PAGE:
Funds Europe talks to Henning Swabey about Calastone’s new focus on continental Europe and the private wealth market.
Calastone describes itself as an organisation that has grown both organically and opportunistically. It started with a mission to create an elegant solution to one of the industry’s most persistent problems – the lack of automated processing.
A lot of the archaic processes that have long been banished from other asset classes have lingered in the funds market. Whereas the equities market has been experimenting with algorithmic trading for more than a decade, in some instances, funds are still being purchased and redeemed via fax.
But what has been the fund market’s operational shame has been Calastone’s gain. By sitting between the fund manager, distributor and transfer agent, Calastone has been able to standardise the messaging between them all and it has now grown to become the largest global funds transaction network.
Calastone began with the UK market but then soon found that it needed to include Luxembourg and Ireland if it was to capture any of the cross-border funds market. Next was Asia-Pacific, where examples of automation were few and far between because many Asian firms preferred to hire more staff than implement automated processing.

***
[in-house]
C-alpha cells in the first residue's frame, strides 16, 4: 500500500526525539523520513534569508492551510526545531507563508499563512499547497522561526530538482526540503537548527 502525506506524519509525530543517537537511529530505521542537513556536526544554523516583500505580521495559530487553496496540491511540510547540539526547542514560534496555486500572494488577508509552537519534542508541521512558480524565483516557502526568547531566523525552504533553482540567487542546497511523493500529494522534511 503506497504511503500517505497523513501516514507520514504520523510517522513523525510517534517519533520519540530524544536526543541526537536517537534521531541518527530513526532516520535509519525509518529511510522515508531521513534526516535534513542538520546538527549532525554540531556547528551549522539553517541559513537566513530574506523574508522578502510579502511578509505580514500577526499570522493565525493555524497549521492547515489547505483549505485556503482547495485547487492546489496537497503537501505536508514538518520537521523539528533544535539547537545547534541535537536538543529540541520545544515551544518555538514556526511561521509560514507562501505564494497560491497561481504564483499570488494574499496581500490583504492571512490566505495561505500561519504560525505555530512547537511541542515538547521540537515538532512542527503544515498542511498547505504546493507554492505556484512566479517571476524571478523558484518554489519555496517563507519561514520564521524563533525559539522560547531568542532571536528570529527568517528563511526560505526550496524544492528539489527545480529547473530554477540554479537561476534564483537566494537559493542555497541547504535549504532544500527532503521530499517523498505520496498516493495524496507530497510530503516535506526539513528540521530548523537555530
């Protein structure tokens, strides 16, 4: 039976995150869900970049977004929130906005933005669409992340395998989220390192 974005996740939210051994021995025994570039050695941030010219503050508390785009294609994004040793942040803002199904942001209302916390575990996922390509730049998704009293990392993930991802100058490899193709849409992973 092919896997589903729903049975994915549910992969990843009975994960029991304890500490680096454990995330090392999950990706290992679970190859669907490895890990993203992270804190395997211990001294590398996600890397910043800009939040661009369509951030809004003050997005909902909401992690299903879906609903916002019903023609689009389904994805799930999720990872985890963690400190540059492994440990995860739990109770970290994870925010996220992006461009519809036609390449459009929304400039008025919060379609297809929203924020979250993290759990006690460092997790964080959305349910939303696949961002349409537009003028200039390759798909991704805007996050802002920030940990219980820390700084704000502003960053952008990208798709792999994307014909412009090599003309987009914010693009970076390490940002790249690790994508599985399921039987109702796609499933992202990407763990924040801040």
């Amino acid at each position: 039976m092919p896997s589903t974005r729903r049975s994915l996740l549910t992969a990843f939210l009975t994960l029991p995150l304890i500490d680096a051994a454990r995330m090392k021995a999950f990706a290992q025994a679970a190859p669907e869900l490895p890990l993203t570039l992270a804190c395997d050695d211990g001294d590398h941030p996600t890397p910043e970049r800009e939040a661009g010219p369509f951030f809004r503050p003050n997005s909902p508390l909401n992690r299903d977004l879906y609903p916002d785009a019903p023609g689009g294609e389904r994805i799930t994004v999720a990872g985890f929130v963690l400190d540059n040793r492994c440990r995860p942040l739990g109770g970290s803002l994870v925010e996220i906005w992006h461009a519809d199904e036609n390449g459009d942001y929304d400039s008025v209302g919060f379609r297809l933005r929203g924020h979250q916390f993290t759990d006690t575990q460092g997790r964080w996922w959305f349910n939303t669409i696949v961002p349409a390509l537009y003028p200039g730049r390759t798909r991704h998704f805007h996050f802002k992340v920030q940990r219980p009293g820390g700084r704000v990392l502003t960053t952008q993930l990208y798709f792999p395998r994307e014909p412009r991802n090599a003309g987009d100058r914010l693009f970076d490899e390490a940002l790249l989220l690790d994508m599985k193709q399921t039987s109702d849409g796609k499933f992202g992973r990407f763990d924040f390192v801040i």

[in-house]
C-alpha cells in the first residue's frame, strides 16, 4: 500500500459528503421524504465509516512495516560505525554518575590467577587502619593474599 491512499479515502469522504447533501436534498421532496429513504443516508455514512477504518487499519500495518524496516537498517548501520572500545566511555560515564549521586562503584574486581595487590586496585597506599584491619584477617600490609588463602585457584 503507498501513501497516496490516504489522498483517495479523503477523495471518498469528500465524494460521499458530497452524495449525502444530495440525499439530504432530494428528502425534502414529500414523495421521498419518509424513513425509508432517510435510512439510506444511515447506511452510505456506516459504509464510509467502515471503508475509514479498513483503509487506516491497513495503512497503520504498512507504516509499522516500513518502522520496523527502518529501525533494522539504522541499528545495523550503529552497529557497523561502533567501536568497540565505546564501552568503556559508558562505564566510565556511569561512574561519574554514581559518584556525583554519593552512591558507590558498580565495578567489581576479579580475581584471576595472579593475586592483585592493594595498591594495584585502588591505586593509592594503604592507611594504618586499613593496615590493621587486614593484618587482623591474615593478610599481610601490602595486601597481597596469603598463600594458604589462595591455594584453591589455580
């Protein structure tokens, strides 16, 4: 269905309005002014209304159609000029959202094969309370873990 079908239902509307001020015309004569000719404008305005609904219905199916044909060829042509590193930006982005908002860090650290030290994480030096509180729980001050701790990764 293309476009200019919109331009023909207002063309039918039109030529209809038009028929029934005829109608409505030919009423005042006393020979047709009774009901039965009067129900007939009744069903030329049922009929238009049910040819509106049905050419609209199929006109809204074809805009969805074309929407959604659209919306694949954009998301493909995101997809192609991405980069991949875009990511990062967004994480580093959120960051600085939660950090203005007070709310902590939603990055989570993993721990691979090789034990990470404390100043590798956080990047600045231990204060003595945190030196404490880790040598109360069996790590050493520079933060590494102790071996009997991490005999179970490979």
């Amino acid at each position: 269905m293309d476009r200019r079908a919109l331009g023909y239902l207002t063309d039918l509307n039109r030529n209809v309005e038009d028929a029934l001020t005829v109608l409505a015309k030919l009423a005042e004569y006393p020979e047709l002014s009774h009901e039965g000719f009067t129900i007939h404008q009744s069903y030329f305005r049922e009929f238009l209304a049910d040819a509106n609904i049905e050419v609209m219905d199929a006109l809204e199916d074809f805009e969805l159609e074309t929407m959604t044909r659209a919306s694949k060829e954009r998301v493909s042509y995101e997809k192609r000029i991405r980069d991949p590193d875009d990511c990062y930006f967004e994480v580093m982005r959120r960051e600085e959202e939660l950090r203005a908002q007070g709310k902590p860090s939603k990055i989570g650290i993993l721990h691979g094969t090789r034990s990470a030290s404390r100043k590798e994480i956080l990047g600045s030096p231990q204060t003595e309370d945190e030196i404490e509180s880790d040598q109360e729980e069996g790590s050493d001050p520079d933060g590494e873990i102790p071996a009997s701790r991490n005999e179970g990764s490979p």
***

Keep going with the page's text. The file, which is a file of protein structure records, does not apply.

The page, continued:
Now Calastone is turning its attention to continental Europe. In October 2017 it appointed Henning Swabey as its new head of continental Europe. Formerly responsible for building RBC’s Investor & Treasury Services business in Asia-Pacific and the UK, Swabey – who is half British and German, grew up in Belgium and married an Italian – has been given the role of defining Calastone’s business development strategy in Europe.
“The big challenge that we have in comparison to the other markets where we have developed a large market share is that automation is already very well developed in Europe,” says Swabey. “A lot of the distributors are bank-based and are big users of Swift and its messaging standards. And there are a lot of super-aggregators that use automation.”
There has been a lot of consolidation in the market and that has created this idea that any asset manager or intermediary has to be either a big player or a nimble specialist, says Swabey. Any firm stuck somewhere in the middle will find themselves under pressure and this is fuelling the need to expand their offering and enhance their processes.